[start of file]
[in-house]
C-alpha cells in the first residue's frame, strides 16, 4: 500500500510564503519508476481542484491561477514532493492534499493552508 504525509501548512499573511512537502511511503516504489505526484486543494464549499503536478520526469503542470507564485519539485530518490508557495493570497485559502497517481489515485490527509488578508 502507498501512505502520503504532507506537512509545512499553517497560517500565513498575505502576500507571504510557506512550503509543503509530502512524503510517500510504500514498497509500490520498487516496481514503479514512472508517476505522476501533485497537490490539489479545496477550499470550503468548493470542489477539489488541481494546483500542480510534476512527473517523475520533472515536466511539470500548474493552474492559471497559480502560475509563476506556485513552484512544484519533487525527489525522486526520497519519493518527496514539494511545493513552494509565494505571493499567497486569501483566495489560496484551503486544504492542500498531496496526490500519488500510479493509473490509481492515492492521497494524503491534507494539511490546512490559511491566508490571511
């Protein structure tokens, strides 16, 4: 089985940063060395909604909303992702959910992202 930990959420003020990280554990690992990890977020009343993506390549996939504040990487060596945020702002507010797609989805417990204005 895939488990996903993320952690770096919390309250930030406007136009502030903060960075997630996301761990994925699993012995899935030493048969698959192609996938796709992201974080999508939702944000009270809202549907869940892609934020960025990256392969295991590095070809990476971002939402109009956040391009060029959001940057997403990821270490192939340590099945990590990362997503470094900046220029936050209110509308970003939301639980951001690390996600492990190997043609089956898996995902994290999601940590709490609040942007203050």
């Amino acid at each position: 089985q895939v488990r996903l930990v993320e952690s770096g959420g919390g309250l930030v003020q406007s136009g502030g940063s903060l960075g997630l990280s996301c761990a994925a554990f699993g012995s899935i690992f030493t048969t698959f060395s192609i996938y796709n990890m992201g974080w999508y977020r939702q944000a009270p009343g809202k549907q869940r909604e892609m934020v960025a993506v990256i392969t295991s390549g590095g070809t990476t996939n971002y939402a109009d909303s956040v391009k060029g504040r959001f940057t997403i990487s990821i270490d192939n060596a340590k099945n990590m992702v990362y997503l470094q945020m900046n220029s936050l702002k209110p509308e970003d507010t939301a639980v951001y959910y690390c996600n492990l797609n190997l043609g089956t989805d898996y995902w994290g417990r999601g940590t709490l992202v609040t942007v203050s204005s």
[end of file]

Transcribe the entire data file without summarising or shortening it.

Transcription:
[in-house]
C-alpha cells in the first residue's frame, strides 16, 4: 500500500510564503519508476481542484491561477514532493492534499493552508 504525509501548512499573511512537502511511503516504489505526484486543494464549499503536478520526469503542470507564485519539485530518490508557495493570497485559502497517481489515485490527509488578508 502507498501512505502520503504532507506537512509545512499553517497560517500565513498575505502576500507571504510557506512550503509543503509530502512524503510517500510504500514498497509500490520498487516496481514503479514512472508517476505522476501533485497537490490539489479545496477550499470550503468548493470542489477539489488541481494546483500542480510534476512527473517523475520533472515536466511539470500548474493552474492559471497559480502560475509563476506556485513552484512544484519533487525527489525522486526520497519519493518527496514539494511545493513552494509565494505571493499567497486569501483566495489560496484551503486544504492542500498531496496526490500519488500510479493509473490509481492515492492521497494524503491534507494539511490546512490559511491566508490571511
């Protein structure tokens, strides 16, 4: 089985940063060395909604909303992702959910992202 930990959420003020990280554990690992990890977020009343993506390549996939504040990487060596945020702002507010797609989805417990204005 895939488990996903993320952690770096919390309250930030406007136009502030903060960075997630996301761990994925699993012995899935030493048969698959192609996938796709992201974080999508939702944000009270809202549907869940892609934020960025990256392969295991590095070809990476971002939402109009956040391009060029959001940057997403990821270490192939340590099945990590990362997503470094900046220029936050209110509308970003939301639980951001690390996600492990190997043609089956898996995902994290999601940590709490609040942007203050």
């Amino acid at each position: 089985q895939v488990r996903l930990v993320e952690s770096g959420g919390g309250l930030v003020q406007s136009g502030g940063s903060l960075g997630l990280s996301c761990a994925a554990f699993g012995s899935i690992f030493t048969t698959f060395s192609i996938y796709n990890m992201g974080w999508y977020r939702q944000a009270p009343g809202k549907q869940r909604e892609m934020v960025a993506v990256i392969t295991s390549g590095g070809t990476t996939n971002y939402a109009d909303s956040v391009k060029g504040r959001f940057t997403i990487s990821i270490d192939n060596a340590k099945n990590m992702v990362y997503l470094q945020m900046n220029s936050l702002k209110p509308e970003d507010t939301a639980v951001y959910y690390c996600n492990l797609n190997l043609g089956t989805d898996y995902w994290g417990r999601g940590t709490l992202v609040t942007v203050s204005s």